What Is an Aquarium Drip Loop?

Fishbowl and an turtle aquarium on a sideboard
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You may have seen the notation to make a "drip loop" on your filter or light instruction sheet, or perhaps you read it on a website. It tells you to always have a drip loop when plugging in electrical equipment around an aquarium. So, what is it, and do you need one?

What Is It?

If you've asked yourself this question, you're not alone. Drip loops are an important safety measure when dealing with electricity and water, but this method is not common knowledge for most new aquarium owners.

If you've ever tipped over a glass of water, you know that it will quickly travel down any surface in its path. An electrical cord is like a superhighway that will allow water splashed out of the aquarium to flow right into the electrical outlet it is plugged into. The result can be disastrous.

What is a Drip Loop?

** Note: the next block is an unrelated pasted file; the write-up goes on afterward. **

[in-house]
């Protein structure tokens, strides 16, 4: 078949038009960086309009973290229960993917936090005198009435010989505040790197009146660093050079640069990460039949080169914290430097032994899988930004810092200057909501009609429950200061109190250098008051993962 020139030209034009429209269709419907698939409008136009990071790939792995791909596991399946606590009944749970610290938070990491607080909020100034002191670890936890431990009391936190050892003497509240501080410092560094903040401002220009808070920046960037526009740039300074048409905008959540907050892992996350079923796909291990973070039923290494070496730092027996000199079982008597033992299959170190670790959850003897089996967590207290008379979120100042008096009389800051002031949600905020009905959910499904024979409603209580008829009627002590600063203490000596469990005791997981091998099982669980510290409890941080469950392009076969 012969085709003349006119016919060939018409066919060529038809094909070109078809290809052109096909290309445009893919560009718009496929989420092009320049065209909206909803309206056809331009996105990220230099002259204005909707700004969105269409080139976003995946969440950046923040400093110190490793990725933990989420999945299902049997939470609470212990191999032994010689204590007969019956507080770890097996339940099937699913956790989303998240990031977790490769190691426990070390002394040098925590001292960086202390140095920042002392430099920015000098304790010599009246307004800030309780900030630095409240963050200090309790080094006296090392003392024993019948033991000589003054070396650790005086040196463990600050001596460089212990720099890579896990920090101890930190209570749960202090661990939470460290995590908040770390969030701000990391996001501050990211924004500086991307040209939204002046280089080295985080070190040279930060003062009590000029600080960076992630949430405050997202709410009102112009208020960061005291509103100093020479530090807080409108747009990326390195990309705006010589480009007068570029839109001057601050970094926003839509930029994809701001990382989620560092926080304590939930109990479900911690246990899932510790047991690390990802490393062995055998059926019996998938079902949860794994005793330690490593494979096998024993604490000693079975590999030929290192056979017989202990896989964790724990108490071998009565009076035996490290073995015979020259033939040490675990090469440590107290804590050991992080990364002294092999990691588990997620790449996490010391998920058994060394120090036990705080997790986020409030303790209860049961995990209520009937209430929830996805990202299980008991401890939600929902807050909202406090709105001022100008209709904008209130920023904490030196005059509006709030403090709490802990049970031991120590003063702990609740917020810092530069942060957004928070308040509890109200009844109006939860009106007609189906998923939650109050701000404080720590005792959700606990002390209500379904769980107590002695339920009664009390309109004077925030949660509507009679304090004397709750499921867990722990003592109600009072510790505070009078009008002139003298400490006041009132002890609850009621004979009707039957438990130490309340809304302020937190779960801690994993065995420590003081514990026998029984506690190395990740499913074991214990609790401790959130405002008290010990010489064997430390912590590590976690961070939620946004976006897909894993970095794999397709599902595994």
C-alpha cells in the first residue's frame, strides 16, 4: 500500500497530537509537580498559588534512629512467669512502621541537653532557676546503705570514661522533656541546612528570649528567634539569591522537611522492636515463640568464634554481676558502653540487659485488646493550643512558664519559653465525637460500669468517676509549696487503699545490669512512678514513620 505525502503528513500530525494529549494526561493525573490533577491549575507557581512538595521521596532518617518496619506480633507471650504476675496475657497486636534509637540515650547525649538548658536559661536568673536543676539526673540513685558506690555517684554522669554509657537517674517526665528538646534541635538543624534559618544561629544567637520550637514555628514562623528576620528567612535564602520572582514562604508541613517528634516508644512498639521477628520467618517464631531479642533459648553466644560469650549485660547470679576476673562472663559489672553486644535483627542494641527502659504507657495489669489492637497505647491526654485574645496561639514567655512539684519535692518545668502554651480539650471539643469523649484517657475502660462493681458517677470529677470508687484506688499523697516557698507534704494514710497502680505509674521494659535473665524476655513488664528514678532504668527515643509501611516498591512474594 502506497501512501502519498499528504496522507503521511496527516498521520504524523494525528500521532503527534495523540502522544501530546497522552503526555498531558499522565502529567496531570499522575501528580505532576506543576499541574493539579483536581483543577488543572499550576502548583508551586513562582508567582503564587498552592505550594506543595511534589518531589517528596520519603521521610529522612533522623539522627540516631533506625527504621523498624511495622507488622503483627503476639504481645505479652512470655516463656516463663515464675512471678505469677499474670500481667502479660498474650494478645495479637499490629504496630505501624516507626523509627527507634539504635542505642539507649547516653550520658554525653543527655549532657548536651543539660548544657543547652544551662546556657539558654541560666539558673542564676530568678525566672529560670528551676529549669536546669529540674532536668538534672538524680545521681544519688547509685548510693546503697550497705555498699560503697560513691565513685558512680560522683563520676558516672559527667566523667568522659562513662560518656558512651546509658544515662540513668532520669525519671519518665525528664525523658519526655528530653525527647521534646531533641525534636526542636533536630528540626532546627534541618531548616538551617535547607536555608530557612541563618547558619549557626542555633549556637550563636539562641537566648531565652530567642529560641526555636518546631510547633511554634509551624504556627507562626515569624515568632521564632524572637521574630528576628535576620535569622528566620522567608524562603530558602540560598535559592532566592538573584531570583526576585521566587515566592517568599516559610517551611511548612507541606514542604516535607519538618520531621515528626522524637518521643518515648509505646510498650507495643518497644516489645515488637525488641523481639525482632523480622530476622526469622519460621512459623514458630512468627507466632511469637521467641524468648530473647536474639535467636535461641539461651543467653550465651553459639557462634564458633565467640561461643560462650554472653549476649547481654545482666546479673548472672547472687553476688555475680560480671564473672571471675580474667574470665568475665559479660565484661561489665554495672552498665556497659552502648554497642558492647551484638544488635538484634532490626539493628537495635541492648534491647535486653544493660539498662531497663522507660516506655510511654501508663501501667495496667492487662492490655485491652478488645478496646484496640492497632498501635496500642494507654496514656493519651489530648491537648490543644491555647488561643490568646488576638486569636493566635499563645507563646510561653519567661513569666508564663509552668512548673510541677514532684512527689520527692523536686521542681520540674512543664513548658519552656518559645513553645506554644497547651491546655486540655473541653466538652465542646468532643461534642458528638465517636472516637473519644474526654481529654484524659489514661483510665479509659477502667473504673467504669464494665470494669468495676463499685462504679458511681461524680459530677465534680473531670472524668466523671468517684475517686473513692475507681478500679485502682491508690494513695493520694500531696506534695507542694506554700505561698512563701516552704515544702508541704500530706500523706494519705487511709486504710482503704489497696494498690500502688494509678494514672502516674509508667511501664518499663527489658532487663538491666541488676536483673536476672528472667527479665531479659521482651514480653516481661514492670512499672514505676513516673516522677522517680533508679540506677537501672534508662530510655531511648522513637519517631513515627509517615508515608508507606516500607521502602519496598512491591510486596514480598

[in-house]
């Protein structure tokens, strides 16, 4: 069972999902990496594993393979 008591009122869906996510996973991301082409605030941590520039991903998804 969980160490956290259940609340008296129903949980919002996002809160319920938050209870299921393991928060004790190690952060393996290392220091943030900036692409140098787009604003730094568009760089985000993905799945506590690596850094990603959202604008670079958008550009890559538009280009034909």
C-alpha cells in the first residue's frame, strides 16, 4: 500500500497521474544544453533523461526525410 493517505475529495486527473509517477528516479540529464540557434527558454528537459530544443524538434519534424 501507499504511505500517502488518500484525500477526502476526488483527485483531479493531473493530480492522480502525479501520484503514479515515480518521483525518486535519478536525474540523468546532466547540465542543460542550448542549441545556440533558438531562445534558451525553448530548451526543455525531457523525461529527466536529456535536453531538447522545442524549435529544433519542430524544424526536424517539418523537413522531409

Creating a drip loop is a way to plug in electrical cords when they are used for equipment involving water. It ensures they loop down below the outlet before they plug into the outlet, allowing any water dripping down the cord to land on the floor before reaching the electrical outlet.

How to Make One

There is no magic to creating a drip loop. Just make sure your electrical cord has enough length to droop down below the outlet, then loop back up to the area it's plugged in. If it's too short, use an extension cord to prevent a straight line to the outlet. Ensure the plug for your extension cord is placed after the "loop" so it's not in danger of any dripping water.

Last but not least, to be sure the cord stays looped down, use a cord clip on the wall just below the outlet and thread the cord into it. The clip costs pennies, and the peace of mind is priceless.

Additional Options

To be even more certain you protect yourself from dangerous situations, have a ground fault circuit interrupter (GFCI) outlet installed. GFCIs are a great insurance policy, and not all that expensive. It's an option that is well worth exploring.